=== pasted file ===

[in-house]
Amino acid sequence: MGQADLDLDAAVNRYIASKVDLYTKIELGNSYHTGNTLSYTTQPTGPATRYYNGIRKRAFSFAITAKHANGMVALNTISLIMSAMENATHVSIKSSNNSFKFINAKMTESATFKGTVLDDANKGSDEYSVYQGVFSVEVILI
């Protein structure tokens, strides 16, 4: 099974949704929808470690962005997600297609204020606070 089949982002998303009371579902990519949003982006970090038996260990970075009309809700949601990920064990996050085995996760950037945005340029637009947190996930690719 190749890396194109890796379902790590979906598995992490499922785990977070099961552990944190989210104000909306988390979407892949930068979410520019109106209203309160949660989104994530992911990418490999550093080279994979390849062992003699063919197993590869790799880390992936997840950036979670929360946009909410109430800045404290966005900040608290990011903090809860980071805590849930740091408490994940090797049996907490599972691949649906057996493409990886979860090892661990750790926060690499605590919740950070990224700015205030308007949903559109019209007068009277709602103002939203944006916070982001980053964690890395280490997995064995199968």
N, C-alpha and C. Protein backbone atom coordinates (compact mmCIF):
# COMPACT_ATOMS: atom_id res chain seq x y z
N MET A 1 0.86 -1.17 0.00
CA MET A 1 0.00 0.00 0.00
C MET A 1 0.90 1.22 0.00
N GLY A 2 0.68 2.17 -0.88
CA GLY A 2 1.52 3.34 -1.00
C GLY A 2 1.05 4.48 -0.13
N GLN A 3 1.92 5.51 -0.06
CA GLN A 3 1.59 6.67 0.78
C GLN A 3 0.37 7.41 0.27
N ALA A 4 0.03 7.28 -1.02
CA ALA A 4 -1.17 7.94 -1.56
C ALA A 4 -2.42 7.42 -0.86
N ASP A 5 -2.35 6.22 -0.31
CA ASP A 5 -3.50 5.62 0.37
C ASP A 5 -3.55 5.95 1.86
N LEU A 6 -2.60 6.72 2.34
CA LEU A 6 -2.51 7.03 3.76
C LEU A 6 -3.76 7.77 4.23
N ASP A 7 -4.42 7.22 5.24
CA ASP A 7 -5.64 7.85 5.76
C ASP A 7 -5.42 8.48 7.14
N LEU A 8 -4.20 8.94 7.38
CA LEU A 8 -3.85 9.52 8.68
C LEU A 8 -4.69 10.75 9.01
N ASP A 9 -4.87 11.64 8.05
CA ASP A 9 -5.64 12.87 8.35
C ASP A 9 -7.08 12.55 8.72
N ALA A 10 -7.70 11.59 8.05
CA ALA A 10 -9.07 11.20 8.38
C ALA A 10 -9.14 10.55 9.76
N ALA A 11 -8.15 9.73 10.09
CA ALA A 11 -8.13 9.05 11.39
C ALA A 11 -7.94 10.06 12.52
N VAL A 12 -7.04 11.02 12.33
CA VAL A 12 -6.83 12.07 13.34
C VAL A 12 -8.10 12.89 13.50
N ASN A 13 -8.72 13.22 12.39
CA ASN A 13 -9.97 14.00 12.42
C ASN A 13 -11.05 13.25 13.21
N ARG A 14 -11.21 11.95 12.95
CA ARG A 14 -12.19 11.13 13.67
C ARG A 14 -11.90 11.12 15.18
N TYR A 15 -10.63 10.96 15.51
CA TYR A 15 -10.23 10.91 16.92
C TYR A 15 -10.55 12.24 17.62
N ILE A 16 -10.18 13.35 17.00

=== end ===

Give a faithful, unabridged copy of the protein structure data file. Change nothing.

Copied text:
[in-house]
Amino acid sequence: MGQADLDLDAAVNRYIASKVDLYTKIELGNSYHTGNTLSYTTQPTGPATRYYNGIRKRAFSFAITAKHANGMVALNTISLIMSAMENATHVSIKSSNNSFKFINAKMTESATFKGTVLDDANKGSDEYSVYQGVFSVEVILI
């Protein structure tokens, strides 16, 4: 099974949704929808470690962005997600297609204020606070 089949982002998303009371579902990519949003982006970090038996260990970075009309809700949601990920064990996050085995996760950037945005340029637009947190996930690719 190749890396194109890796379902790590979906598995992490499922785990977070099961552990944190989210104000909306988390979407892949930068979410520019109106209203309160949660989104994530992911990418490999550093080279994979390849062992003699063919197993590869790799880390992936997840950036979670929360946009909410109430800045404290966005900040608290990011903090809860980071805590849930740091408490994940090797049996907490599972691949649906057996493409990886979860090892661990750790926060690499605590919740950070990224700015205030308007949903559109019209007068009277709602103002939203944006916070982001980053964690890395280490997995064995199968």
N, C-alpha and C. Protein backbone atom coordinates (compact mmCIF):
# COMPACT_ATOMS: atom_id res chain seq x y z
N MET A 1 0.86 -1.17 0.00
CA MET A 1 0.00 0.00 0.00
C MET A 1 0.90 1.22 0.00
N GLY A 2 0.68 2.17 -0.88
CA GLY A 2 1.52 3.34 -1.00
C GLY A 2 1.05 4.48 -0.13
N GLN A 3 1.92 5.51 -0.06
CA GLN A 3 1.59 6.67 0.78
C GLN A 3 0.37 7.41 0.27
N ALA A 4 0.03 7.28 -1.02
CA ALA A 4 -1.17 7.94 -1.56
C ALA A 4 -2.42 7.42 -0.86
N ASP A 5 -2.35 6.22 -0.31
CA ASP A 5 -3.50 5.62 0.37
C ASP A 5 -3.55 5.95 1.86
N LEU A 6 -2.60 6.72 2.34
CA LEU A 6 -2.51 7.03 3.76
C LEU A 6 -3.76 7.77 4.23
N ASP A 7 -4.42 7.22 5.24
CA ASP A 7 -5.64 7.85 5.76
C ASP A 7 -5.42 8.48 7.14
N LEU A 8 -4.20 8.94 7.38
CA LEU A 8 -3.85 9.52 8.68
C LEU A 8 -4.69 10.75 9.01
N ASP A 9 -4.87 11.64 8.05
CA ASP A 9 -5.64 12.87 8.35
C ASP A 9 -7.08 12.55 8.72
N ALA A 10 -7.70 11.59 8.05
CA ALA A 10 -9.07 11.20 8.38
C ALA A 10 -9.14 10.55 9.76
N ALA A 11 -8.15 9.73 10.09
CA ALA A 11 -8.13 9.05 11.39
C ALA A 11 -7.94 10.06 12.52
N VAL A 12 -7.04 11.02 12.33
CA VAL A 12 -6.83 12.07 13.34
C VAL A 12 -8.10 12.89 13.50
N ASN A 13 -8.72 13.22 12.39
CA ASN A 13 -9.97 14.00 12.42
C ASN A 13 -11.05 13.25 13.21
N ARG A 14 -11.21 11.95 12.95
CA ARG A 14 -12.19 11.13 13.67
C ARG A 14 -11.90 11.12 15.18
N TYR A 15 -10.63 10.96 15.51
CA TYR A 15 -10.23 10.91 16.92
C TYR A 15 -10.55 12.24 17.62
N ILE A 16 -10.18 13.35 17.00